Born in Augusta, August 31, 1823, Dr. William Henry Tutt became a name recognized throughout the country as the Physician who created several medicines, that in the nineteenth century were believed to have beneficial effects, including the best known Tutt’s Liver Pills. A graduate of the Medical College of Georgia, Tutt practiced medicine for a number of years. At this time, many Physicians were also Pharmacists. Tutt decided to become a merchant/manufacturer of patent medicines. The first advertisement for Tutt as a wholesale and retail druggist appeared in the Augusta Chronicle in April 1845. Two years later, he was appointed to the Board of Health by the Mayor and would continue to be active in the community in many ways, including several years on the City Council. In 1847, he married Harriet Remson Beall of Lincoln County. They had four daughters and two sons. In June 1860, he announced that he had given his interest in the drug store in Augusta to his brother B. F. Tutt. He moved with his family to New York to expand his wholesale drug business there. Unfortunately, the Civil War began only months after the family’s arrival and while William was able to get passes for his family to return South, he was delayed. Historian Edward Cashin explained, he basically escaped from the North by getting passage to Bermuda, then through the blockade, and finally overland to Augusta. By 1863, he was once again advertising a drug store in the newspaper. After the war, Tutt devised a plan to expand the Augusta canal. Although it did not happen until after he left the city again, he was correct that a larger canal would boost manufacturing and the economic growth of the city.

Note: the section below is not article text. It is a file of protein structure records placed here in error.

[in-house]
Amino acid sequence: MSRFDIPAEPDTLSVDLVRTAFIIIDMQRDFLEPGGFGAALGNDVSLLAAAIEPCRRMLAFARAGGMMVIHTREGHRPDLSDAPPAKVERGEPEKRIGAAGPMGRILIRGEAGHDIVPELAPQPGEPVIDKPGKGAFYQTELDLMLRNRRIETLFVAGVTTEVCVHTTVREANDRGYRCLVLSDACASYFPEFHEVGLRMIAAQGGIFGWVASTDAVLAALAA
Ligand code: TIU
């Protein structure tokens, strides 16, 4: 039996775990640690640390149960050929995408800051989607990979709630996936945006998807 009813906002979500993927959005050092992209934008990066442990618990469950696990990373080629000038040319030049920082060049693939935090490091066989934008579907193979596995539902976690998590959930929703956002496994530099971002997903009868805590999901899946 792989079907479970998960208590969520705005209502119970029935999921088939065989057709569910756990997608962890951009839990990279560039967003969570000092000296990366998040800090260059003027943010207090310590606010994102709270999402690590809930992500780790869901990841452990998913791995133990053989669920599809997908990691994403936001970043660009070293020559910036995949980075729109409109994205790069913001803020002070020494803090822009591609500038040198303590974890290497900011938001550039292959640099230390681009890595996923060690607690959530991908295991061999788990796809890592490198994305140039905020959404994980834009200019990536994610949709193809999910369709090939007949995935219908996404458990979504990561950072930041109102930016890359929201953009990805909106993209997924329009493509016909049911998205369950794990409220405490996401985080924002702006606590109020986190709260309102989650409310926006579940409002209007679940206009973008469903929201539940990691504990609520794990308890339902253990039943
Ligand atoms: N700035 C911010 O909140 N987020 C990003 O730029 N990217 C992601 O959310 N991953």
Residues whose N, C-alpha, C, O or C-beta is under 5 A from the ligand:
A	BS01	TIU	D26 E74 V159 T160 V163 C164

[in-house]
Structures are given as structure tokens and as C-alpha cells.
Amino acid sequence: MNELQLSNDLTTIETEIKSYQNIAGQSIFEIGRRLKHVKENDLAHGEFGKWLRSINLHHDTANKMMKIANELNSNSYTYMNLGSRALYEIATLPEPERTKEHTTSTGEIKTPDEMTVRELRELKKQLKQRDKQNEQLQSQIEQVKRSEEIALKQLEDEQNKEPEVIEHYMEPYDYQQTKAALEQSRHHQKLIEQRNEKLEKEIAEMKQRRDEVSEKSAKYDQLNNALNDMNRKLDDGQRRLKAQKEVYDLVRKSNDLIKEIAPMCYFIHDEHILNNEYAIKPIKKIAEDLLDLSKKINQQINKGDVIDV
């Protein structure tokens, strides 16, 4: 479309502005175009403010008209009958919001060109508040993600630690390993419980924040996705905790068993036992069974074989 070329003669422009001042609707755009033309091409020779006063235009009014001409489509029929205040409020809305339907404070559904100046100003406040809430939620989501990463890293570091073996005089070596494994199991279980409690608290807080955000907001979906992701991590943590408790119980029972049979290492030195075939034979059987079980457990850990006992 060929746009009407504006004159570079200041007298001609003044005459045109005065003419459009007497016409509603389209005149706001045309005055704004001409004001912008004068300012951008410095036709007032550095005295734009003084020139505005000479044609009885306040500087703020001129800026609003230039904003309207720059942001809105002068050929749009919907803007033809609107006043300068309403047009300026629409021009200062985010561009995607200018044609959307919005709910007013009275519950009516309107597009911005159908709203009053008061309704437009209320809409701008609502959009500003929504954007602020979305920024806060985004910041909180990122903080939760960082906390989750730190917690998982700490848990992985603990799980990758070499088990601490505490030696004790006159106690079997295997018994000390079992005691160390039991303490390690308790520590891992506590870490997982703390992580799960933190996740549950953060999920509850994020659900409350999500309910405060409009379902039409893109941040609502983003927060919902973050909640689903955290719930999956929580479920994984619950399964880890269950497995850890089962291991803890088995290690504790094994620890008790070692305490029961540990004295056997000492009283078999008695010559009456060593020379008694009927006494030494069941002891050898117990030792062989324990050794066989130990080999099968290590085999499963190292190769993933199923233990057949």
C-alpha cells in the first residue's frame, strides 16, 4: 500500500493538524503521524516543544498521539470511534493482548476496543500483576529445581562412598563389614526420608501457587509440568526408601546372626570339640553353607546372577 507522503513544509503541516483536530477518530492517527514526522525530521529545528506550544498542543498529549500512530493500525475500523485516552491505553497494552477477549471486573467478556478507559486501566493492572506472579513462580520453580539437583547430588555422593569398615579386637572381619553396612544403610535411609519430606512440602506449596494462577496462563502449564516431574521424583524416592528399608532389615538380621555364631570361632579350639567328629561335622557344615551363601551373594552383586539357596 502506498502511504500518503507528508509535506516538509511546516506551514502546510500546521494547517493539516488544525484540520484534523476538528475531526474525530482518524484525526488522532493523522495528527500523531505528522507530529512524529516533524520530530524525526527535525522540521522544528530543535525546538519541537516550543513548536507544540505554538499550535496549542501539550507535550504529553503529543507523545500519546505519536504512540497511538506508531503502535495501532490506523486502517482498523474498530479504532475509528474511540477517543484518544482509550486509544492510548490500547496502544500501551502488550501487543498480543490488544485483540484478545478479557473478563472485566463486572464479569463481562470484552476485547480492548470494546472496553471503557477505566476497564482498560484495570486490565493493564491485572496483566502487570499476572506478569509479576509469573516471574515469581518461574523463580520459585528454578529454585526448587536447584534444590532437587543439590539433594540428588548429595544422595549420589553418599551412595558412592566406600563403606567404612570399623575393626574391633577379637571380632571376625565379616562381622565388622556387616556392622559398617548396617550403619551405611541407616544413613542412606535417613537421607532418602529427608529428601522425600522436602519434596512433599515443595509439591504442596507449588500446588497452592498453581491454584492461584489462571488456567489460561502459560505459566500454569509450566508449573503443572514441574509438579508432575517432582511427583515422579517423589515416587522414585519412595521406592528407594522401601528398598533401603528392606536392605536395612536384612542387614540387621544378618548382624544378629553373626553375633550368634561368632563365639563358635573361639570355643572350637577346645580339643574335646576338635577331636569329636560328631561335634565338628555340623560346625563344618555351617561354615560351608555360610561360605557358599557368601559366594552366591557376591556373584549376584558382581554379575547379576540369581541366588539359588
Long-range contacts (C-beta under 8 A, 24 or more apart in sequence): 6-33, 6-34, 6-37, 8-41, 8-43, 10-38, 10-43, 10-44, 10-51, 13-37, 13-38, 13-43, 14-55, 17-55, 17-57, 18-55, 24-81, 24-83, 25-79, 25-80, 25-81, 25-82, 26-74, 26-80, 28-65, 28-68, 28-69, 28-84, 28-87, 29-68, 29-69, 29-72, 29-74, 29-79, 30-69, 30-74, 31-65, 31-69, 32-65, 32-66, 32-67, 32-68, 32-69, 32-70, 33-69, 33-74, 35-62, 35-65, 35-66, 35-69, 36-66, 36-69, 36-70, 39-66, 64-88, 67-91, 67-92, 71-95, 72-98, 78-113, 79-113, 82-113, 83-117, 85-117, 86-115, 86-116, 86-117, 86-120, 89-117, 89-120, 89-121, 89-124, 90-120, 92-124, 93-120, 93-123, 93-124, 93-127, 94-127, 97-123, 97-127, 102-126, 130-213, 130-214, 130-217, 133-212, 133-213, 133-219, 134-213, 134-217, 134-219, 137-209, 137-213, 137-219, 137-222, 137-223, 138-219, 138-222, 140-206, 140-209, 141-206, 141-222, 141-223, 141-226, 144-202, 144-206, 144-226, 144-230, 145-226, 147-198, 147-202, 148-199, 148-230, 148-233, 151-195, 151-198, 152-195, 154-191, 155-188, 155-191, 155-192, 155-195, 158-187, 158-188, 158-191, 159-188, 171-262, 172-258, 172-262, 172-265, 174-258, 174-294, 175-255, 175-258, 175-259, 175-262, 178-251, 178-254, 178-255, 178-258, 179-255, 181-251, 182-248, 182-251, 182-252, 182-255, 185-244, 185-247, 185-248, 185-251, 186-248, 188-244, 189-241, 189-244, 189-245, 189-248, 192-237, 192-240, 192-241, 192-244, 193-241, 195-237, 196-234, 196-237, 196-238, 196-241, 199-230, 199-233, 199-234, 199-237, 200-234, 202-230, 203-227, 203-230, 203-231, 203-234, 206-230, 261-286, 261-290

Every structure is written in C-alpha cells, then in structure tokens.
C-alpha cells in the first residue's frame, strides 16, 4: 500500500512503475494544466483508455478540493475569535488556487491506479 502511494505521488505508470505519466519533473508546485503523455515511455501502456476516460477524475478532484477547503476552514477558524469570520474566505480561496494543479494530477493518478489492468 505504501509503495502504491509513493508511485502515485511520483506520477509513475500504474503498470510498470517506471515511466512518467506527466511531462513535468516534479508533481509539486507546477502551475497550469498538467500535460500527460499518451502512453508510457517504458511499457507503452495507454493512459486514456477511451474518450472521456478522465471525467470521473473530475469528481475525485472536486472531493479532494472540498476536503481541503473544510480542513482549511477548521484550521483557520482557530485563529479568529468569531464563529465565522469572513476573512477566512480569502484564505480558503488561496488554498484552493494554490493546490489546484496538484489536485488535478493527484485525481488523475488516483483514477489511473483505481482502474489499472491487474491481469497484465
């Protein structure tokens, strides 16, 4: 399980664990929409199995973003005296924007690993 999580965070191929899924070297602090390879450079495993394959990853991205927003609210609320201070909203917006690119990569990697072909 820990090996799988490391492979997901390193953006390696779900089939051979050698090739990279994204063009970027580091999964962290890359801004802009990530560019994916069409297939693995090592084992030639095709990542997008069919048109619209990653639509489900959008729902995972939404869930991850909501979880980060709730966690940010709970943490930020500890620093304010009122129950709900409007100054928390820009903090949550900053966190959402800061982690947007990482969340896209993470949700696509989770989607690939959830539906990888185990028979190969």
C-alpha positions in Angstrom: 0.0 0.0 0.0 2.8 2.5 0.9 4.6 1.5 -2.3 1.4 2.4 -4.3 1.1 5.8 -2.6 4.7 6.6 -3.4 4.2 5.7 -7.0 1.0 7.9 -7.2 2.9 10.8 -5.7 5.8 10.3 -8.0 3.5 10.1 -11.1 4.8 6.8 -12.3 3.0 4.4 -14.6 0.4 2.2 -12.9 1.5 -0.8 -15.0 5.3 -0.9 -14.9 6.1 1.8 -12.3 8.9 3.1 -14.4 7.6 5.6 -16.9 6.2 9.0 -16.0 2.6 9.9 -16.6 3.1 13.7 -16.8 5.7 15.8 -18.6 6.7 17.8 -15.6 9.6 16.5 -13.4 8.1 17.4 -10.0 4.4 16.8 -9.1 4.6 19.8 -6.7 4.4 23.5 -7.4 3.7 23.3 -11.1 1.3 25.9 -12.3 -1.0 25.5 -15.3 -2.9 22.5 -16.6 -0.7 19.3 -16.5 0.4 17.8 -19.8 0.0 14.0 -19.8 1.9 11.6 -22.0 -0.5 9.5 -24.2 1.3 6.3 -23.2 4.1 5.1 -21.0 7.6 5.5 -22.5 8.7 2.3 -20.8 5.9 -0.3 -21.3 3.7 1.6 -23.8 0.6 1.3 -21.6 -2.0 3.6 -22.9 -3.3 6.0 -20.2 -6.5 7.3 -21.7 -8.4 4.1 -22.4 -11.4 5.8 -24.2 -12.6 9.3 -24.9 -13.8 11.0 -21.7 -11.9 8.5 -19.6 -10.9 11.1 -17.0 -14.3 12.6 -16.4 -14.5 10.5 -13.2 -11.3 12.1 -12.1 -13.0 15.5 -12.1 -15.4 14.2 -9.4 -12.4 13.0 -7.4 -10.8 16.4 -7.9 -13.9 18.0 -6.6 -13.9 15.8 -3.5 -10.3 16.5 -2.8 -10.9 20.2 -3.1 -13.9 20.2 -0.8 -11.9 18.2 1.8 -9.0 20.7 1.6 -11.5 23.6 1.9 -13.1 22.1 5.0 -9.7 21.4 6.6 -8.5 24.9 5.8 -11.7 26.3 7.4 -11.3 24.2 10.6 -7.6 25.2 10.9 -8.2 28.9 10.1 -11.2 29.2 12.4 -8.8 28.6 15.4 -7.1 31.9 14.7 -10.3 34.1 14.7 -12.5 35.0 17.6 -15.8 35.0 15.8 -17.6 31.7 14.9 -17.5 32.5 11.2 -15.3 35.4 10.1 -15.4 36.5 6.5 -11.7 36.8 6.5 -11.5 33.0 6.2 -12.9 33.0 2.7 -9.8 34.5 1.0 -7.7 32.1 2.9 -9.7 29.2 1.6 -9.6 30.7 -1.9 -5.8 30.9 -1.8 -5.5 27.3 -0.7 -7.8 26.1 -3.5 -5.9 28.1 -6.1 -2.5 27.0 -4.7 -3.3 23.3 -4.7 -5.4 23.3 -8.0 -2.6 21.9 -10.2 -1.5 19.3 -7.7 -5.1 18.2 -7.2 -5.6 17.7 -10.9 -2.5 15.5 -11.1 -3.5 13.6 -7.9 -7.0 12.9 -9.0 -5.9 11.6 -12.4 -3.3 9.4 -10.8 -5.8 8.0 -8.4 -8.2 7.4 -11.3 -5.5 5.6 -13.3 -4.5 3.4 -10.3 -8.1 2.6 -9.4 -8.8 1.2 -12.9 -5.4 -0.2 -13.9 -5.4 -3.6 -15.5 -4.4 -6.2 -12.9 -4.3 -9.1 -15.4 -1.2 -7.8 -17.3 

In 1872, the Tutt family returned to New York again to manufacture medicines, this time staying over fifteen years. He remained in New York until 1888, becoming quite wealthy in the process. He returned to Augusta in 1888 and began to invest some of that wealth for the development of the city. One of the backers and promoters of the Augusta National Exposition that fall, Tutt believed that Augusta could attract wealthy Northerners to the city in the cold months of winter. He bought acreage from the Anne McKinne Winter estate and built the Grand Bon Air Hotel sitting atop the Hill. His vision of Augusta, as winter destination, became a reality for the next four decades. It brought some of the country’s most successful industrialists and politicians of the late nineteenth century for several months each year to the community. The Bon Air introduced golf to the city. This winter colony was an economic and cultural boon to Augusta’s economy. When William Tutt died March 15, 1898, he was a Revered Citizen of the Augusta Community.

The Academy of Richmond County Hall of Fame biography
Dr. Willliam H. Tutt’s Golden Eagle Bitters bottle. [3]

Chartered in 1783 in Augusta, Richmond County, Georgia, the Academy of Richmond County is the fifth oldest existing public high school in the United States. [4]

William Henry Tutt I (1823-1898) is 1st cousin 6x removed of MKS in the Knight branch.

References:
[1] Men of Mark in Georgia, Volume III, edited by William J. Northen, 1911.